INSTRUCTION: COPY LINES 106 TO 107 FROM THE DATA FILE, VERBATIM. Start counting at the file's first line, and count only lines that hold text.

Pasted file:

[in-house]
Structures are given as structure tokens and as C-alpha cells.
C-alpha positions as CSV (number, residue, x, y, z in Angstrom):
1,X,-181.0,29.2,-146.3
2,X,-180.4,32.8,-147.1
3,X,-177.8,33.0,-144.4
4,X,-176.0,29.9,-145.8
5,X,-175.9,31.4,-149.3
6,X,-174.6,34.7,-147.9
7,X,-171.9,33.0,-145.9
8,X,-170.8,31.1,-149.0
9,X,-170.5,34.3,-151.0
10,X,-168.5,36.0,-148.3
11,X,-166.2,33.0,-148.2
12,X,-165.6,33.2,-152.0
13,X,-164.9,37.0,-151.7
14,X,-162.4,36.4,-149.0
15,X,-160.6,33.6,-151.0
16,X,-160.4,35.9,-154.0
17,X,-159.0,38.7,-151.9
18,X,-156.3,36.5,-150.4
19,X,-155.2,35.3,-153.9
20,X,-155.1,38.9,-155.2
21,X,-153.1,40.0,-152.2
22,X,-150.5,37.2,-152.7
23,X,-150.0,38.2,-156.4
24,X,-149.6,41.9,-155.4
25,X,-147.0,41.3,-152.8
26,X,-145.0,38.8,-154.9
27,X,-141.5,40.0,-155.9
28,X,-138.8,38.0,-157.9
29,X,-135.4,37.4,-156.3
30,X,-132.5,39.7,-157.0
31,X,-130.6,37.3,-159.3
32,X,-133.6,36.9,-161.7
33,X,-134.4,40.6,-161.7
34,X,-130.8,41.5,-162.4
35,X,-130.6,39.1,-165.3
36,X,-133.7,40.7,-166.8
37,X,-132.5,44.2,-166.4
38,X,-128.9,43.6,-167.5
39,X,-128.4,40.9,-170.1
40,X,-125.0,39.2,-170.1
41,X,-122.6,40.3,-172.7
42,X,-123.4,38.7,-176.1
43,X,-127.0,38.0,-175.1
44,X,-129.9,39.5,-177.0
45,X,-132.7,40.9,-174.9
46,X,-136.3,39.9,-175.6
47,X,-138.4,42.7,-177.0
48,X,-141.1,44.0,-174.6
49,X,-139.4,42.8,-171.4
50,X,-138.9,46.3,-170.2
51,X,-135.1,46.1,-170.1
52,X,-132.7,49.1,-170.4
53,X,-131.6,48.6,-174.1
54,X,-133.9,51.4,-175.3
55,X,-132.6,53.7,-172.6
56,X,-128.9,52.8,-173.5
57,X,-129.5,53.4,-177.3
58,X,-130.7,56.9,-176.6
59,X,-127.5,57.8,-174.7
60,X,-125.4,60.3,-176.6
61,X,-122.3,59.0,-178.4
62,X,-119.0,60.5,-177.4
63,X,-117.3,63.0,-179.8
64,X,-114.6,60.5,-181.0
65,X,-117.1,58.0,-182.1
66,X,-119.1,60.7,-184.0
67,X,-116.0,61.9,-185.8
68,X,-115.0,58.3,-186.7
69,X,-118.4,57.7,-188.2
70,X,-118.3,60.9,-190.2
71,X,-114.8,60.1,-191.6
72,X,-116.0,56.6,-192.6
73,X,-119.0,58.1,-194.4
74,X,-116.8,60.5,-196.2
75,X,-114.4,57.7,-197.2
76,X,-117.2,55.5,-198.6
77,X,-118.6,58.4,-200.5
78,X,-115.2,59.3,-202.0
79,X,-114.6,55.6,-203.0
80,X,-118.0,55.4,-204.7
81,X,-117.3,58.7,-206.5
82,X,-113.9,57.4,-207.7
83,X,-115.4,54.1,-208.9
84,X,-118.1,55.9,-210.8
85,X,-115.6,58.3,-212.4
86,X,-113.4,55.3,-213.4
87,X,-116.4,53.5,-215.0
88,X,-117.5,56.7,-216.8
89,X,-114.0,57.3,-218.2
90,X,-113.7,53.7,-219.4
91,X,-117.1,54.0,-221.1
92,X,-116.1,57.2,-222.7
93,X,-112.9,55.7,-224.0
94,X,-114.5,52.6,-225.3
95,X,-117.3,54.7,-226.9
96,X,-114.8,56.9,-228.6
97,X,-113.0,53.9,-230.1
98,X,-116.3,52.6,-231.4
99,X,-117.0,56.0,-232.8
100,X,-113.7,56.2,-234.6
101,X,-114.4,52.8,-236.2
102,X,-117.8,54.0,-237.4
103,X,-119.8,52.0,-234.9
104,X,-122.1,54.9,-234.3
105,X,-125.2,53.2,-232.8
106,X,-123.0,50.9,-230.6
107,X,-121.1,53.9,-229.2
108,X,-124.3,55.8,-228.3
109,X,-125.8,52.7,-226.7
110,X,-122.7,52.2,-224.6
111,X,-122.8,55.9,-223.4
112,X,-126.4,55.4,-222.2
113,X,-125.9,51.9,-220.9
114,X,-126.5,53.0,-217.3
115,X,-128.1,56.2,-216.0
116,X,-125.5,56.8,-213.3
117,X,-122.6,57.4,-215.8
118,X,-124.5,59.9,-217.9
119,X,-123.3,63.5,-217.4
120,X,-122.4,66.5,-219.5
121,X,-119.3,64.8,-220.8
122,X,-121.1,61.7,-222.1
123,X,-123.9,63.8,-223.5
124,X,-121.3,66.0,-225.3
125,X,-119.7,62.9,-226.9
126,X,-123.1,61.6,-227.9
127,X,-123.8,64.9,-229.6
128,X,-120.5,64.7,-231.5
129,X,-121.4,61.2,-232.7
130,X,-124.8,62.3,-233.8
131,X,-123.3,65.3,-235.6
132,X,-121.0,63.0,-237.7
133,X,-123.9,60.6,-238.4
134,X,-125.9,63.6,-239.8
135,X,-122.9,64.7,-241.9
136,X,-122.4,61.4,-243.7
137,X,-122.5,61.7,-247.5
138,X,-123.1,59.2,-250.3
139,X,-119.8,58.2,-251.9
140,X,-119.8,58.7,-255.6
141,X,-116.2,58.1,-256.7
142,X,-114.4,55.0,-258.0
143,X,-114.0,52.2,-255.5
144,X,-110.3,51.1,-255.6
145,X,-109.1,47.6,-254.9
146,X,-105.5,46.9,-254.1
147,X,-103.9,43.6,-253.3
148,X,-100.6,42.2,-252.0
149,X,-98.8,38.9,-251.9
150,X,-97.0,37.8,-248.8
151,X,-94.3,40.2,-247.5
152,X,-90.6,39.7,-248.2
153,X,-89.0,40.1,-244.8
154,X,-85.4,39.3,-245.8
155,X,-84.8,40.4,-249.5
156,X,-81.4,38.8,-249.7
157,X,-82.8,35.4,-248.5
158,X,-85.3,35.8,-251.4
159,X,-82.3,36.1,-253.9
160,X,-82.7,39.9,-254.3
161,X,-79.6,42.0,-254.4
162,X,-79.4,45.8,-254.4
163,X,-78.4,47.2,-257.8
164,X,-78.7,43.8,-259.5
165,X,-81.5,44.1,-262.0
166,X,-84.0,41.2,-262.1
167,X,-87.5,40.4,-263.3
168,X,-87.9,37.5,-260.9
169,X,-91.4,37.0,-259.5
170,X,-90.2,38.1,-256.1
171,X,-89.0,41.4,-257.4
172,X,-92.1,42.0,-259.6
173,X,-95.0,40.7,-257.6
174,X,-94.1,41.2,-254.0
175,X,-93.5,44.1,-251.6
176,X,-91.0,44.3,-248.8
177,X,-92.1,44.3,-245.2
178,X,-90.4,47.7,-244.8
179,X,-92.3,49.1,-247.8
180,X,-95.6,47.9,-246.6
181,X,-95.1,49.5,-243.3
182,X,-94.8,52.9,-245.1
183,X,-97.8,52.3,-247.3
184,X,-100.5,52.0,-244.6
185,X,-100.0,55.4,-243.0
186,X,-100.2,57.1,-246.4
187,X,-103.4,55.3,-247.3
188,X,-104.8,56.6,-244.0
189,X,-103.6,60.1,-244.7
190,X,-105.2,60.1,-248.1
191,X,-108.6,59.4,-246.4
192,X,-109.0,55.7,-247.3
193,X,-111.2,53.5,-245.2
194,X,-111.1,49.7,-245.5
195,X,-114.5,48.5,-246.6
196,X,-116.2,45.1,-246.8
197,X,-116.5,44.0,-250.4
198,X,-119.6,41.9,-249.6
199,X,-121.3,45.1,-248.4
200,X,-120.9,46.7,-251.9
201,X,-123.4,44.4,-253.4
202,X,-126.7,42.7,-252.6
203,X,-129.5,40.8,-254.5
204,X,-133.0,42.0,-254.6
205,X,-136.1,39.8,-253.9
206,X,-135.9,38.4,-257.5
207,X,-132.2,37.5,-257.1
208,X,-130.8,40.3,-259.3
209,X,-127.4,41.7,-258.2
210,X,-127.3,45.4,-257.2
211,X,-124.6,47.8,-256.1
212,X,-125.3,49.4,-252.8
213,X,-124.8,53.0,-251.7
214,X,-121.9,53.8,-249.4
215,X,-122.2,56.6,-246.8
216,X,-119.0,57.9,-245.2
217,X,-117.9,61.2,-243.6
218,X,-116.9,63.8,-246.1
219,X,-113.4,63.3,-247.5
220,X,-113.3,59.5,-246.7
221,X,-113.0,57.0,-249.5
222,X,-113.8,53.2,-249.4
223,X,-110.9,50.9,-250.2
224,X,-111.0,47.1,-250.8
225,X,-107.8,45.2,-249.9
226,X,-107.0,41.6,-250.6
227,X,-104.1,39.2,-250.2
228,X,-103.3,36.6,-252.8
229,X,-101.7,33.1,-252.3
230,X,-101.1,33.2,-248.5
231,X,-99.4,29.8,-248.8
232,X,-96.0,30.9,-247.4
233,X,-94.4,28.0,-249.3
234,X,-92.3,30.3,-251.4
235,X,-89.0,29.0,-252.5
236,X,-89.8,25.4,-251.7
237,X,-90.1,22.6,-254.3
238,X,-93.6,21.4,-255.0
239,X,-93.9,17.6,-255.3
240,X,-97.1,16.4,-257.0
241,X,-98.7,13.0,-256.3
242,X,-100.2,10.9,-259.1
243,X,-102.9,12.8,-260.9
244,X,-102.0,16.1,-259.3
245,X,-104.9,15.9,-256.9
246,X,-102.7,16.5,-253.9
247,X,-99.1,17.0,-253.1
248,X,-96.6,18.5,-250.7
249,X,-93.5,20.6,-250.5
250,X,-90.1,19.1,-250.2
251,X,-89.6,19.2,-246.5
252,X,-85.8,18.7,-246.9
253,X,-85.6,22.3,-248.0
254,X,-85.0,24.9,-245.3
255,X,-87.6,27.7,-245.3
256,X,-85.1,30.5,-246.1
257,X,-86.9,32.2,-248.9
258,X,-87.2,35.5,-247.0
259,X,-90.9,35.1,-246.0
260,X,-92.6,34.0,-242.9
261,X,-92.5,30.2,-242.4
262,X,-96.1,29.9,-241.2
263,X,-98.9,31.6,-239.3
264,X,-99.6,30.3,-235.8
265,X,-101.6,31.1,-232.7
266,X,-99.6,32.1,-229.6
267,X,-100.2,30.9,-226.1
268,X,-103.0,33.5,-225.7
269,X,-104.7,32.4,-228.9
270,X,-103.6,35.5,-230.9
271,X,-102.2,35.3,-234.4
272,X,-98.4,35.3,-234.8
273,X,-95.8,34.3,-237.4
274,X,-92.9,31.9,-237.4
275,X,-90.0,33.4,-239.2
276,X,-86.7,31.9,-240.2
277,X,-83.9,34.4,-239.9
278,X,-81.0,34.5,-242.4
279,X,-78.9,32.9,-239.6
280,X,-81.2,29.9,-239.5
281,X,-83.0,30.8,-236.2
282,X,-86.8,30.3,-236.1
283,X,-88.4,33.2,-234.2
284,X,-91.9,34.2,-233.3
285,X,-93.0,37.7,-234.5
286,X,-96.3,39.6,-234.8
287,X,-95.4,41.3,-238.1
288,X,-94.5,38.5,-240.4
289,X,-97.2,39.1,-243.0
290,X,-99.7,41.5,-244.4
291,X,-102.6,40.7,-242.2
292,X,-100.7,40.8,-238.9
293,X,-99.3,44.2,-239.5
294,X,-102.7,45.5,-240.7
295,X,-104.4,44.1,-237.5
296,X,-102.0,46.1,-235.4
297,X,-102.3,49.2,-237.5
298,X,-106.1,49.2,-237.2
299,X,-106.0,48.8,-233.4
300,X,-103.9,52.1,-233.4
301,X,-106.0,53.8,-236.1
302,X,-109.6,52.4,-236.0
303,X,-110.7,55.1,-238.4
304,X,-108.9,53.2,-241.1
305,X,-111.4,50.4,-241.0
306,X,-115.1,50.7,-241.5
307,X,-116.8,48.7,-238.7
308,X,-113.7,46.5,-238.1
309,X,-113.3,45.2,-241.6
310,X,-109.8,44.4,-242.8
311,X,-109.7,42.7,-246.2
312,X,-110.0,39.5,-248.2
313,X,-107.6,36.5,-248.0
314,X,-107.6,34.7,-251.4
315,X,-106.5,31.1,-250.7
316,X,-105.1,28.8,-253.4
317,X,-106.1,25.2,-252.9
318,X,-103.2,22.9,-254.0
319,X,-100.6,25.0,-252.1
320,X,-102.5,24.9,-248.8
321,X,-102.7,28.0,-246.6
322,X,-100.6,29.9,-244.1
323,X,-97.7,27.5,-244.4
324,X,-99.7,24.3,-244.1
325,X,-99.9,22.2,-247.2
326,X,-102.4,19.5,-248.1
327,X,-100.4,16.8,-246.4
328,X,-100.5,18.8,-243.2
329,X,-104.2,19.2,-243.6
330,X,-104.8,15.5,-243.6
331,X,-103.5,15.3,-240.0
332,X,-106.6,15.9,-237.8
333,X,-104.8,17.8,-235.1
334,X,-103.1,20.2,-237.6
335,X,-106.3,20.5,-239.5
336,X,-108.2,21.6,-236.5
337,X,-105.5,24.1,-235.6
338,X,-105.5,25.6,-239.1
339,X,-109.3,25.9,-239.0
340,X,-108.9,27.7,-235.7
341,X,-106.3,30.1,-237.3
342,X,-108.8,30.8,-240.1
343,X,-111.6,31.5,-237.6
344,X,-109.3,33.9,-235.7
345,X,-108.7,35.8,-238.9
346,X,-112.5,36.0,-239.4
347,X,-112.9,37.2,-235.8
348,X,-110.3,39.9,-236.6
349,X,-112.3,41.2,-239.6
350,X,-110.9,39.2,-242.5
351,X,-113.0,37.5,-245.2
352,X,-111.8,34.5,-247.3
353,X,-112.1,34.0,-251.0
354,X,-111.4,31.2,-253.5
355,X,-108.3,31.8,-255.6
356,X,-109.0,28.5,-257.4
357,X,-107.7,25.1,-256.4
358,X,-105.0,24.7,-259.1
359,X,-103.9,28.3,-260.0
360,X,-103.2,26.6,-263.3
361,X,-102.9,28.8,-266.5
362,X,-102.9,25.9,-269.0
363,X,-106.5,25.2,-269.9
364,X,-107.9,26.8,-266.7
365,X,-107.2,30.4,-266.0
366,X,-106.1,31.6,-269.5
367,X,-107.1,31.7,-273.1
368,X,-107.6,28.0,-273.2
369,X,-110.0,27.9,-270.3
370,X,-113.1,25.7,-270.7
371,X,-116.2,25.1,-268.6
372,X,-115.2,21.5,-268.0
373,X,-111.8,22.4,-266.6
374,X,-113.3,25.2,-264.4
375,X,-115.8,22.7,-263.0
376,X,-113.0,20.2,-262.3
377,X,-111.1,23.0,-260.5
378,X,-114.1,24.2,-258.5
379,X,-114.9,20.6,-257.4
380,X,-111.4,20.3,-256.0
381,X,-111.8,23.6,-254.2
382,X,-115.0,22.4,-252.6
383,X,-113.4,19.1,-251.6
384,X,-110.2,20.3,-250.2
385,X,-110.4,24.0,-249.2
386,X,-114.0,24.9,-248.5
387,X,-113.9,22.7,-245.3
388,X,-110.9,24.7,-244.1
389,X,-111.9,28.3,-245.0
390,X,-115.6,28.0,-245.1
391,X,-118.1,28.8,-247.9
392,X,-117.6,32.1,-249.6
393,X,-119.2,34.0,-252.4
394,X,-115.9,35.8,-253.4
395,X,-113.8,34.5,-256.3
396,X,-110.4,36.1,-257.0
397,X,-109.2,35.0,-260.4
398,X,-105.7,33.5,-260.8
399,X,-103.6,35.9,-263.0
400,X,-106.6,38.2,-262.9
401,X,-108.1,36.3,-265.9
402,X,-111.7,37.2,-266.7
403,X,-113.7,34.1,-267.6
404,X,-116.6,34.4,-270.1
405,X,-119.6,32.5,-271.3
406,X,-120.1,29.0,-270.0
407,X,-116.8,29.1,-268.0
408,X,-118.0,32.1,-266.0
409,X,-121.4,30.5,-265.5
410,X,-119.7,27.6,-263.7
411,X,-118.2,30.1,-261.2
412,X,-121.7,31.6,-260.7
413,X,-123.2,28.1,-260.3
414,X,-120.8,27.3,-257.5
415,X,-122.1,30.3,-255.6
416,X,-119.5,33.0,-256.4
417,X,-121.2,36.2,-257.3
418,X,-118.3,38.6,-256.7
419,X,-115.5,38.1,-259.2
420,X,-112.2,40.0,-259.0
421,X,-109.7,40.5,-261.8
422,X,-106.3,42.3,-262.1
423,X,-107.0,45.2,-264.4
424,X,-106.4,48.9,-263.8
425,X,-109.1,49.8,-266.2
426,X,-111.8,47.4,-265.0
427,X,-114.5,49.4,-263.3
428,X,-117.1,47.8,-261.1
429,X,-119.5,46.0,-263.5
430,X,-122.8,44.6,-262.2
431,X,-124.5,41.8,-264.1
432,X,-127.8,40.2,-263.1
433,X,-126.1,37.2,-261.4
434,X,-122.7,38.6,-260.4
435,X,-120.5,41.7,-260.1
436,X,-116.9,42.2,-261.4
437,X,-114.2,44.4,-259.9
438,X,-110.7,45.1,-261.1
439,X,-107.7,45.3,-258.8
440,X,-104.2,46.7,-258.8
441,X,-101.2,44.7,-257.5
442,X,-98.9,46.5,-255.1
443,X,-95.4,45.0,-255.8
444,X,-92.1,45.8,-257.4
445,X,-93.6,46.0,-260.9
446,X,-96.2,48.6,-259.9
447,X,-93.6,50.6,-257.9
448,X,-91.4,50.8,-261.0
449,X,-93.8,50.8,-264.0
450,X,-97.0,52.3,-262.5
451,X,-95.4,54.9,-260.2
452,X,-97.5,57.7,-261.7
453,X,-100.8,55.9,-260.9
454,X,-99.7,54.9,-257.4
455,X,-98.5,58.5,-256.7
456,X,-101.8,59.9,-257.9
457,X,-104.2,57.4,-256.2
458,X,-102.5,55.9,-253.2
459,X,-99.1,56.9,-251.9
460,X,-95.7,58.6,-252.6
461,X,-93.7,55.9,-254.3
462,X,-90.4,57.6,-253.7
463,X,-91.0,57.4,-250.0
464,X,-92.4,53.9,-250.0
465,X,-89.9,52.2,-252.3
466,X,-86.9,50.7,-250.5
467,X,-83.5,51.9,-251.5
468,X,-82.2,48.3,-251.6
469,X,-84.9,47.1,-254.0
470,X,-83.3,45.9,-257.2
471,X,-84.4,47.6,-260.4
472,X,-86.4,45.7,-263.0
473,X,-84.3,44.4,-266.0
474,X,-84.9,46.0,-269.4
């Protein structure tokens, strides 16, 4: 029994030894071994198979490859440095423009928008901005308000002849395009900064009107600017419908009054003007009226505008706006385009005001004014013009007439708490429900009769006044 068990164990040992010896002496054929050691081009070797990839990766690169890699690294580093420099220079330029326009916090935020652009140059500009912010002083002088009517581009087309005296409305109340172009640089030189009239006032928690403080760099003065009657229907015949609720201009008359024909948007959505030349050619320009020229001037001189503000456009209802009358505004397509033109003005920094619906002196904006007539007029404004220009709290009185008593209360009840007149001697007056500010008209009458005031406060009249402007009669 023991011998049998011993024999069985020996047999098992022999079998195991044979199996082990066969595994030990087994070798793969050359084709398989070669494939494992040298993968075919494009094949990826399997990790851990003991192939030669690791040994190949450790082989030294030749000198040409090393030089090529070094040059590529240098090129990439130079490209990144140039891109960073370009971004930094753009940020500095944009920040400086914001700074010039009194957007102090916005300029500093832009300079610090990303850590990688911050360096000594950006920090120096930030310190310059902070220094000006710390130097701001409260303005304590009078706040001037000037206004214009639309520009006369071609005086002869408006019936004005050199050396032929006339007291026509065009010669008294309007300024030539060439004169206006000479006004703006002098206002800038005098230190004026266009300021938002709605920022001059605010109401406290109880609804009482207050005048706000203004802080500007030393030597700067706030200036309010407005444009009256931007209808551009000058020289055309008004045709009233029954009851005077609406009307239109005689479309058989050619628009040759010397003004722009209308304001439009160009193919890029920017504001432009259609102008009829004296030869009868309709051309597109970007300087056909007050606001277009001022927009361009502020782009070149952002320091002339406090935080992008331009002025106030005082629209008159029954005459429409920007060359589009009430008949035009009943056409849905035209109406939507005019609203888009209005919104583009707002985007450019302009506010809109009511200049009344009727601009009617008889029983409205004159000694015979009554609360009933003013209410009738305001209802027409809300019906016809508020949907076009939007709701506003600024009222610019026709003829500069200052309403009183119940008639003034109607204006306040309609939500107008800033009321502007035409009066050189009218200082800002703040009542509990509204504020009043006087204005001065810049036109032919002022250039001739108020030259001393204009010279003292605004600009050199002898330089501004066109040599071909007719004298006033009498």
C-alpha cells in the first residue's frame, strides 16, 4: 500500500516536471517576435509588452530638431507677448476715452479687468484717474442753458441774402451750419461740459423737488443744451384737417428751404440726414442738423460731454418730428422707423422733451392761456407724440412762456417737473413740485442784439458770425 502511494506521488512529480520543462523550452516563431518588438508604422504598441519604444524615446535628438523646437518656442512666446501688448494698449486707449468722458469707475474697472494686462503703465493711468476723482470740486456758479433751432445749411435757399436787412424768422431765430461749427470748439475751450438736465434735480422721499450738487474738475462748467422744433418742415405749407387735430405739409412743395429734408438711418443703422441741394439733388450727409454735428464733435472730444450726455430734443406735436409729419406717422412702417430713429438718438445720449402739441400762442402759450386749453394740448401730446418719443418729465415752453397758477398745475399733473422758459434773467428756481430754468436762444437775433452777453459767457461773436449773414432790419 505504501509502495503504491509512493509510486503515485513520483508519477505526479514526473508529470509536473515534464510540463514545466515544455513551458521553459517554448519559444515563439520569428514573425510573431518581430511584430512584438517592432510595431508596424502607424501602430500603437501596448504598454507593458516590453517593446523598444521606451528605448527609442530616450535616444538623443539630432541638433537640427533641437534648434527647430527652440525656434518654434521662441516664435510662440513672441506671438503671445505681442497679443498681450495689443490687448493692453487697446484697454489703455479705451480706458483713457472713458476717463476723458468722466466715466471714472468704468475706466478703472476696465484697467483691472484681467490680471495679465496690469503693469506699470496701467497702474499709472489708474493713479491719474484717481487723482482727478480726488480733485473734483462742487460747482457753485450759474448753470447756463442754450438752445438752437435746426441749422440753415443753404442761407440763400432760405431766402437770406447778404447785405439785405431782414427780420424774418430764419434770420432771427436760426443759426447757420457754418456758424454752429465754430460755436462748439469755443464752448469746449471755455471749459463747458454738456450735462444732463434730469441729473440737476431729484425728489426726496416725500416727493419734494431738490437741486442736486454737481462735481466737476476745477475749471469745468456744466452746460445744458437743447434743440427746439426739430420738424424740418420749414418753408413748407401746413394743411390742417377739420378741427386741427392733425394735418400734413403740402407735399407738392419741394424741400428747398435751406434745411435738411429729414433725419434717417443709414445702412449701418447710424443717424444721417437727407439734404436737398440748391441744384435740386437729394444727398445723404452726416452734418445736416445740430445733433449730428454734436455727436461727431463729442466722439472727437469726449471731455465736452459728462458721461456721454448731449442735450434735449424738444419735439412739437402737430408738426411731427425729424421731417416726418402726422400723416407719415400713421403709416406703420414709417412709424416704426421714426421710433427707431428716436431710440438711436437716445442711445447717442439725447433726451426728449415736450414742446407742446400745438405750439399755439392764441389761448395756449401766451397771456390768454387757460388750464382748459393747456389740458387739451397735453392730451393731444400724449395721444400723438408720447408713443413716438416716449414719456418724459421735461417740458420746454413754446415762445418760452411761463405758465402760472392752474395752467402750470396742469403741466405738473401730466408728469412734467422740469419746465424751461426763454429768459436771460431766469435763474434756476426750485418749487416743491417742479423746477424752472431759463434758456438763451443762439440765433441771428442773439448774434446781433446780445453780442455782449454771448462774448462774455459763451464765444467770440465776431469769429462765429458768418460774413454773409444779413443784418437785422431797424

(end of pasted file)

103,X,-119.8,52.0,-234.9
104,X,-122.1,54.9,-234.3